Cuisine off Campus: Limp shrimp and bold brews at Killiney Kopitiam

April 24, 2023, 5:07 p.m.

“Cuisine off Campus” reviews food near Stanford’s campus. We consider what matters to college students: how close is the restaurant? How expensive is the food? And, most importantly, how tasty is it? We hope to help you find your next favorite spot!

A cute cafe-restaurant hybrid, with bright light shining through its windows, Killiney Kopitiam feels inviting. Though we didn’t love all of our food, some things were pretty satisfying. With student discounts and a convenient Palo Alto location, Killiney Kopitiam wouldn’t be our first recommendation, but it may have what you are looking for. 

The chain’s flagship location, which opened in 1919, boasts the title of the oldest Hainanese coffee shop in Singapore. Killiney Kopitiam Palo Alto is the only location in the United States, though they have almost 30 locations across the globe. Their Palo Alto operation sits on Waverly Street, next to Tai Pan, a dim sum restaurant. It has a fast-casual feel, with simple tables and an ordering counter. 

One of us is a passionate coffee fan, so the prospect of a good cup of joe was exciting; unfortunately, the Kopi C at Killiney Kopitiam did not fit the bill. Described as coffee with evaporated milk and sugar cubes, the drink was too strong, tasting almost bitter. The intensity of the coffee wasn’t satisfying, but instead felt overwhelming. 

The Teh drink and the Kopi C. drink sit on a table side by side.
The Teh and the Kopi C. Both drinks were strongly brewed. (Photo: ISABELLA SARACCO/The Stanford Daily)

The Teh drink was similarly overwhelming, though a fan of bitter black tea might have better appreciated it. The condensed milk did little to cut the bitterness, but added depth to the flavor of the drink, giving it a pleasant silky texture. 

A potato curry puff cut in half shows off the soft green insides.
The potato curry puff was delicious with a flaky texture. (Photo: ISABELLA SARACCO/The Stanford Daily).

To start our meal, we split a potato curry puff. It had a satisfying, flaxy texture, contrasted with the warm, inner softness of the potato. The starch and curry combination was classic. As an appetizer, it was filling and delicious. 

The mee siam — a noodle dish served with tamarind gravy, shrimp, tofu and assorted vegetables — packed a flavorful punch. The lime added just the right hint of citrus to the sauce, which had a satisfying sourness. The tofu that topped the dish was texturally excellent. Unfortunately, the shrimp fell short in terms of freshness, but the dish could easily be enjoyed without them.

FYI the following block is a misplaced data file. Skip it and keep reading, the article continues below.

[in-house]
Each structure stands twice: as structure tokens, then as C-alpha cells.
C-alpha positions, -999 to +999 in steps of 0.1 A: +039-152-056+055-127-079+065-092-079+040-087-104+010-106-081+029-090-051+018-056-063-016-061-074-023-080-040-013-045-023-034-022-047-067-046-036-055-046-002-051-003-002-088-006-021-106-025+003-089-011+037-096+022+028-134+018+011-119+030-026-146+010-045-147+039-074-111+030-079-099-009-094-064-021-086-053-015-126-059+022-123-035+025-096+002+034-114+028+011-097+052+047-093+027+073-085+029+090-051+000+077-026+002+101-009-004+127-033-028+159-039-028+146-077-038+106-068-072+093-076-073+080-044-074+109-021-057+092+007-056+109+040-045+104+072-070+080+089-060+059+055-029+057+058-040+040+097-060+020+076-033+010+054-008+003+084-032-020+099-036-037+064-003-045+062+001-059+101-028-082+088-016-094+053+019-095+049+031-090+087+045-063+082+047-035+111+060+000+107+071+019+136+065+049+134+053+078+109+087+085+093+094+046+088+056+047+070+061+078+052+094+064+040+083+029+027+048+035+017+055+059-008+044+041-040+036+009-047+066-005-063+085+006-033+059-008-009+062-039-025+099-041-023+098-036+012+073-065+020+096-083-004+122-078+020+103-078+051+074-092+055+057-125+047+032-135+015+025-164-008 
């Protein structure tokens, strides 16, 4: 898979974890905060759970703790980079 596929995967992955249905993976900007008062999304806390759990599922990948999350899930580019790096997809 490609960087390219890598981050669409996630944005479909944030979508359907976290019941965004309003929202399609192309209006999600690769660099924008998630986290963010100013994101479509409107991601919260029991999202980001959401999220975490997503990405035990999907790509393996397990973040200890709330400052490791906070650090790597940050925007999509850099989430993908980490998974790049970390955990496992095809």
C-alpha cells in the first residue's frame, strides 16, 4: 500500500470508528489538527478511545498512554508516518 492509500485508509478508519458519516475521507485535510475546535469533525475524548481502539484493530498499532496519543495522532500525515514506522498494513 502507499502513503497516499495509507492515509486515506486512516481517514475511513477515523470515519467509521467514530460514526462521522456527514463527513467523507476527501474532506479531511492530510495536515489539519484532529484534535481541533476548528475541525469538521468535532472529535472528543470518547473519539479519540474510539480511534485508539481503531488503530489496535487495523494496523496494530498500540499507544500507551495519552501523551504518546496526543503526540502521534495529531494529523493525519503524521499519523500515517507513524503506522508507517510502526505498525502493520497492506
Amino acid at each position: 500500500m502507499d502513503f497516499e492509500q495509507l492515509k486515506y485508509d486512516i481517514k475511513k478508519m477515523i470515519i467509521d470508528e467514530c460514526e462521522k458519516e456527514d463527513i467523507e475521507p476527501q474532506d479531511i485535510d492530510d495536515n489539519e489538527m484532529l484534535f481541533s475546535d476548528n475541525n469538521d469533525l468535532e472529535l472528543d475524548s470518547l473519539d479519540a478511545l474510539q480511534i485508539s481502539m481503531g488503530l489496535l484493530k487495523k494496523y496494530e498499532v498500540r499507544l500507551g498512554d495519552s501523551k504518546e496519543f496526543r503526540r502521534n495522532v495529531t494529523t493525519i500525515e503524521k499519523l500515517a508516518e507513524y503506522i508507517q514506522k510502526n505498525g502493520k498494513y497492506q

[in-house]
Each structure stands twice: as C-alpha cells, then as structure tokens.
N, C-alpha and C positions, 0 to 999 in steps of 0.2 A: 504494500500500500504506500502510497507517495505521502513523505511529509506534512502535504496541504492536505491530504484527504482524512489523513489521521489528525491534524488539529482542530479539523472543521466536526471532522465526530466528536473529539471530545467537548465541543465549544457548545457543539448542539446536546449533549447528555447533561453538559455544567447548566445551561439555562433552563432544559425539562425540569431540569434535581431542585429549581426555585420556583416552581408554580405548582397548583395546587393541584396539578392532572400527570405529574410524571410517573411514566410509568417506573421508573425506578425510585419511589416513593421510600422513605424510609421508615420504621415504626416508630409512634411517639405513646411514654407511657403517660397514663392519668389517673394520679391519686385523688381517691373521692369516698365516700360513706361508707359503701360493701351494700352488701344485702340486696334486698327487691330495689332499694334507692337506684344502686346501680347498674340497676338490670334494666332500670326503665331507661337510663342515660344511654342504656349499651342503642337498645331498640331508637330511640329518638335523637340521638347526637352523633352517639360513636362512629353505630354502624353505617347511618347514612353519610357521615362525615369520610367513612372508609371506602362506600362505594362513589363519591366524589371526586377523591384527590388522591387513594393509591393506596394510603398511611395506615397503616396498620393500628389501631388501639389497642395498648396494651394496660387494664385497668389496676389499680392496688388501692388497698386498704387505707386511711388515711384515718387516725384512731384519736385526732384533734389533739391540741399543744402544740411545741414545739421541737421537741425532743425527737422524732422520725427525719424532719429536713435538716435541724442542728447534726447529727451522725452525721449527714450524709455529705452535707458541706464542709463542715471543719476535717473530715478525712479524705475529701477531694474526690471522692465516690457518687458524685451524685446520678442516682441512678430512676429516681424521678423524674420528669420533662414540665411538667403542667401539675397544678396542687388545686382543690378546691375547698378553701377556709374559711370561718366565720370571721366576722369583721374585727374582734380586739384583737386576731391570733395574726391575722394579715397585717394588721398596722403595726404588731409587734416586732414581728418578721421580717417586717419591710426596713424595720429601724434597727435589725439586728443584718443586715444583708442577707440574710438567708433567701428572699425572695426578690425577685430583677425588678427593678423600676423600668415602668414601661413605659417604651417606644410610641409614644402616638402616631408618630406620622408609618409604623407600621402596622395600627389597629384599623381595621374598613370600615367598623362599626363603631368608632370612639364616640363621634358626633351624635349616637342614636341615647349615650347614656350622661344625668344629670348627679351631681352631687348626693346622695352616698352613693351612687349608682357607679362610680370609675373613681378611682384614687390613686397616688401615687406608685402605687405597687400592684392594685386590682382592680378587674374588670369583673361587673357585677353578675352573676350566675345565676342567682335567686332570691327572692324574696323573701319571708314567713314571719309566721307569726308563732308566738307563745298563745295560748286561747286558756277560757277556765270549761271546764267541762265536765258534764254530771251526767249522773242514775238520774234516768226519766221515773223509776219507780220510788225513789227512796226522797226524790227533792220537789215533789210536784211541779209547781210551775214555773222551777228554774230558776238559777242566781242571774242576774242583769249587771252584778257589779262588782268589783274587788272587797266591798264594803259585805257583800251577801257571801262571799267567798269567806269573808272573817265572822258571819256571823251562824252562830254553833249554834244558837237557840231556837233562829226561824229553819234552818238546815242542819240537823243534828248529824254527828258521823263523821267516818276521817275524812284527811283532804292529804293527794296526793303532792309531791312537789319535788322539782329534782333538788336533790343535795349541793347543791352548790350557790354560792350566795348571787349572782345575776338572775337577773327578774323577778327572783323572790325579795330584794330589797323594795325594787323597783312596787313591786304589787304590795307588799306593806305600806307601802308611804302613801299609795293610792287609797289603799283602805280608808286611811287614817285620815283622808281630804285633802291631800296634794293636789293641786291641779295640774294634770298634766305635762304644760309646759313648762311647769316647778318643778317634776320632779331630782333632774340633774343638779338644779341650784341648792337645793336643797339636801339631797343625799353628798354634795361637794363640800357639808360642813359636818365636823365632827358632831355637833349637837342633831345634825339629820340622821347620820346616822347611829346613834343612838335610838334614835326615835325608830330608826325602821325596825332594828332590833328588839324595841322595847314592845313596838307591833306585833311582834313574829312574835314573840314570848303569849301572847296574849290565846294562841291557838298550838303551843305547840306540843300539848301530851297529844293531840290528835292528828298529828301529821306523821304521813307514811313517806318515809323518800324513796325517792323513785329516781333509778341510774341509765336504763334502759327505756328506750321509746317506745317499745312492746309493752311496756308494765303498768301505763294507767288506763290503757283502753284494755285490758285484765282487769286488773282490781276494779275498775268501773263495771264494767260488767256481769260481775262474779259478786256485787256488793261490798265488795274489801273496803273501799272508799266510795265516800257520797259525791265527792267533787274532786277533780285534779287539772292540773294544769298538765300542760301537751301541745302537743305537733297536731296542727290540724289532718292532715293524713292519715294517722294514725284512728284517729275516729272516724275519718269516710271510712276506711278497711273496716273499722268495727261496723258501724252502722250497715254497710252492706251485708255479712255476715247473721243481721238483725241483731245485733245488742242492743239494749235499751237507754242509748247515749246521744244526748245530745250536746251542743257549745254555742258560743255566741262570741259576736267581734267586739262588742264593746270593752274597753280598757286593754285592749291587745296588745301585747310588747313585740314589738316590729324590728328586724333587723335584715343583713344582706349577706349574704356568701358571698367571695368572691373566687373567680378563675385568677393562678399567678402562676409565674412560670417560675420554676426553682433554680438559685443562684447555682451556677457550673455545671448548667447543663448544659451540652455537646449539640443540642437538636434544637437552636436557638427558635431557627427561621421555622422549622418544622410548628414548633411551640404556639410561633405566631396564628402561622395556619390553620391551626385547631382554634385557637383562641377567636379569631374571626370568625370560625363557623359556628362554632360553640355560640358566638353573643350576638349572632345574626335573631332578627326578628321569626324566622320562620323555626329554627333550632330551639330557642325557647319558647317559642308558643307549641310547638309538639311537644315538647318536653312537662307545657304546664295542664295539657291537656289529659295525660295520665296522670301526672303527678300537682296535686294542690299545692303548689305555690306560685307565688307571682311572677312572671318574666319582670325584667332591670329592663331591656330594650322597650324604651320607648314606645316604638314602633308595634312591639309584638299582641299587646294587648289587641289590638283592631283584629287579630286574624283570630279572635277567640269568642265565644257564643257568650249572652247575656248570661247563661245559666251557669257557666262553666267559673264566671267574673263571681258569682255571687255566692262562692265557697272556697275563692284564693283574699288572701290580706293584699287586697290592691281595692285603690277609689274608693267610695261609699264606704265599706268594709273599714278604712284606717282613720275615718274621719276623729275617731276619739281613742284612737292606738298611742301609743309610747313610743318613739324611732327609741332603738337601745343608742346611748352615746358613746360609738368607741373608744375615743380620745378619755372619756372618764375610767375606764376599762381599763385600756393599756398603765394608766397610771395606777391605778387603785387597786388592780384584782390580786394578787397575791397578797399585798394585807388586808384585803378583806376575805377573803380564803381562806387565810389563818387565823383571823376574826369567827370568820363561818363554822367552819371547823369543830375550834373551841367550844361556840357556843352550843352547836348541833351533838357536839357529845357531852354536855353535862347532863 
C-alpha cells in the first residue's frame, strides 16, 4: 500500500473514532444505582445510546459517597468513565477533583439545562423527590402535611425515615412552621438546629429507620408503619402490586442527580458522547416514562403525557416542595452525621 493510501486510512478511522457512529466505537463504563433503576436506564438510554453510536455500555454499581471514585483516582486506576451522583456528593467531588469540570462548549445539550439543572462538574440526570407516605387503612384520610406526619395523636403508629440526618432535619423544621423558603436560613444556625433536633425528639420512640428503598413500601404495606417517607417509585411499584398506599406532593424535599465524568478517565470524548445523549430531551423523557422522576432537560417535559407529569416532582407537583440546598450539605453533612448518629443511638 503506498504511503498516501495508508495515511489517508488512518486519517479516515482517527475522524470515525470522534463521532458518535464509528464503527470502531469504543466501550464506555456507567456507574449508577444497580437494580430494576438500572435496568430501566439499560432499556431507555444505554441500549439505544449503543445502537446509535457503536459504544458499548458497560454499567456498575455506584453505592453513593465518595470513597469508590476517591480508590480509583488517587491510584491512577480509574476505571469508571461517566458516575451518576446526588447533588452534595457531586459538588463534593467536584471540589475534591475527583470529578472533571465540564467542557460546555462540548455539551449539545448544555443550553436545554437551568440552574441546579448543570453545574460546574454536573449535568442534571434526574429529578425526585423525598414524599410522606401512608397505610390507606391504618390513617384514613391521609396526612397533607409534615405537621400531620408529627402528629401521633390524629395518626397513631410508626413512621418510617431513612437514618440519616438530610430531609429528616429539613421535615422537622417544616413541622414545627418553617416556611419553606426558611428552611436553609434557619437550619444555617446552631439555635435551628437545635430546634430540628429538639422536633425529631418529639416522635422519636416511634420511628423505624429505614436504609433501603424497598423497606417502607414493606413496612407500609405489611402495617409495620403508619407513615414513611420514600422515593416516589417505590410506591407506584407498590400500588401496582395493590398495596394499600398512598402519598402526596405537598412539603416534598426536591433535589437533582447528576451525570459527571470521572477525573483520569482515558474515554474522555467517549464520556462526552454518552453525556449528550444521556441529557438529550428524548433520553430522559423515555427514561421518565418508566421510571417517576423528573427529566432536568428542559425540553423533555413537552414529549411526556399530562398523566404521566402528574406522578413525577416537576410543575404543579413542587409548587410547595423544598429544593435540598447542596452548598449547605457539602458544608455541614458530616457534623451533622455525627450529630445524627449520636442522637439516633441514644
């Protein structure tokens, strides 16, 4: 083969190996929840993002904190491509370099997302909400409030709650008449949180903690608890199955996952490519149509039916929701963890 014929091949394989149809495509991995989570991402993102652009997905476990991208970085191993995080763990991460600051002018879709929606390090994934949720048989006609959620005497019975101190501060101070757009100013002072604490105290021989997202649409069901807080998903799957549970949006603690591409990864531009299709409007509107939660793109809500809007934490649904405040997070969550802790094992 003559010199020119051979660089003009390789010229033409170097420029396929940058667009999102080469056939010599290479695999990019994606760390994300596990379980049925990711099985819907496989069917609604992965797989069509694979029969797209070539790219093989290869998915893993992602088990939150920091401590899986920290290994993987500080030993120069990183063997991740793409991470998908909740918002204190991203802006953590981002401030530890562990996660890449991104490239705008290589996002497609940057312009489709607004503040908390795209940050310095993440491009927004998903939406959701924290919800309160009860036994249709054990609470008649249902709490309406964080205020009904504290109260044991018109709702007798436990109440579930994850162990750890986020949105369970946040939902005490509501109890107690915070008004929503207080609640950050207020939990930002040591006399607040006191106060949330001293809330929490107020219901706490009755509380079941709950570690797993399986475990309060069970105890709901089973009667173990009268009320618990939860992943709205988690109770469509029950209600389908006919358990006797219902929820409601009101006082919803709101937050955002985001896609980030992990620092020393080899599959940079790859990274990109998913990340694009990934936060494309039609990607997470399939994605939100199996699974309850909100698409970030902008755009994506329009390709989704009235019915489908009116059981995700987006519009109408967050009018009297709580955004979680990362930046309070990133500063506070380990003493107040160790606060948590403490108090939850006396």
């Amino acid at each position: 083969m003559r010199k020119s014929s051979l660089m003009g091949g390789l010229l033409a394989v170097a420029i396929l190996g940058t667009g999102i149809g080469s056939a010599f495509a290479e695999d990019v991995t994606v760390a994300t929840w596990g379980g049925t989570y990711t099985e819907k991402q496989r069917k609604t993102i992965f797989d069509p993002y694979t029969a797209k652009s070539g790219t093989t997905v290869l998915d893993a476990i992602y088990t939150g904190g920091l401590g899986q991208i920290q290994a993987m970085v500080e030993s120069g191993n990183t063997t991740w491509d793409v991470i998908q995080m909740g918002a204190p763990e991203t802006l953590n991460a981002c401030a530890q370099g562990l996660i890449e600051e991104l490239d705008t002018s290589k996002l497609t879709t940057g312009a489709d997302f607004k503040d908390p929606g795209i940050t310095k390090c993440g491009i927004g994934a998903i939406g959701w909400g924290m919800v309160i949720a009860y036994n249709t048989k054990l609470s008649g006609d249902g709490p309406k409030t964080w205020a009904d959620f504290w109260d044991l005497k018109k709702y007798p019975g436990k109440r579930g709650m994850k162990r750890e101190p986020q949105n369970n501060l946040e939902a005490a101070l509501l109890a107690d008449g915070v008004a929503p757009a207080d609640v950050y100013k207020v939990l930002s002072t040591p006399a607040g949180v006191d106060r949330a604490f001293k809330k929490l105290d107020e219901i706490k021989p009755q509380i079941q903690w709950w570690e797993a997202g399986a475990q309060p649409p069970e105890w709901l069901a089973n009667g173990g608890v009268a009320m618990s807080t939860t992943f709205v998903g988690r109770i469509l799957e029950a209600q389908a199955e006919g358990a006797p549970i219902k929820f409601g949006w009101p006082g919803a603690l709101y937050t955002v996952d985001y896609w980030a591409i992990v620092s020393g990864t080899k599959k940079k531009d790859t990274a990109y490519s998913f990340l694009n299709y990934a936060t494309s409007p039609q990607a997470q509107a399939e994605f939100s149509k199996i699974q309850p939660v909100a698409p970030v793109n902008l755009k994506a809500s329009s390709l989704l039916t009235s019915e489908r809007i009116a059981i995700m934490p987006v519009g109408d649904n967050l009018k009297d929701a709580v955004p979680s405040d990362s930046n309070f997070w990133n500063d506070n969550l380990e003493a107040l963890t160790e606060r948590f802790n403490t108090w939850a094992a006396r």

The mee siam noodle dish has a soft boiled egg, shrimp, chives and tofu.
The mee siam noodle dish was generally good, except for the shrimp. (Photo: ISABELLA SARACCO/The Stanford Daily)

The chicken curry, unlike the mee siam, did not have a saving factor. Though it was a generous, filling portion, it had a grainy texture and one-dimensional flavor profile. It read as generically seasoned, lacking any defining standout flavors. The dry texture of the chicken did little to help.

The chicken curry dish displays velvety orange curry in front of a plate of rice.
The chicken curry looked better than it tasted. Its flavor lacked depth and fell flat. (Photo: KIRSTEN METTLER/The Stanford Daily)

Most of the dishes were around $20, though some of the vegetarian options were a bit cheaper. A draw of the restaurant is its student discount; Killiney Kopitiam offers a 15% discount to any Stanford students who bring their student ID. The restaurant is a 12-minute bike ride from suites on west campus or from EVGR A, Duan Hall on east campus.

If you like strong coffee and know how to make good menu picks, Killiney Kopitiam may be for you. However, with alternatives like Kali Greek Kitchen and So Gong Dong Tofu House nearby, it may not be your best lunch option. 

The remains of the mee siam noodle dish sit in a white bowl.
The end of the mee siam meal. The dish had a flavorful punch. (Photo: ISABELLA SARACCO/The Stanford Daily)

Editor’s Note: This article is a review and includes subjective thoughts, opinions and critiques. If you have restaurant suggestions for this column to review, email arts ‘at’

Kirsten Mettler '23 is an Executive Editor of The Stanford Daily. She is a former Managing Editor for Arts & Life and Desk Editor for News. Contact her at kmettler 'at' Saracco '23 is a staff writer and columnist for The Stanford Daily. She loves Chicago, deep-dish pizza and cats.

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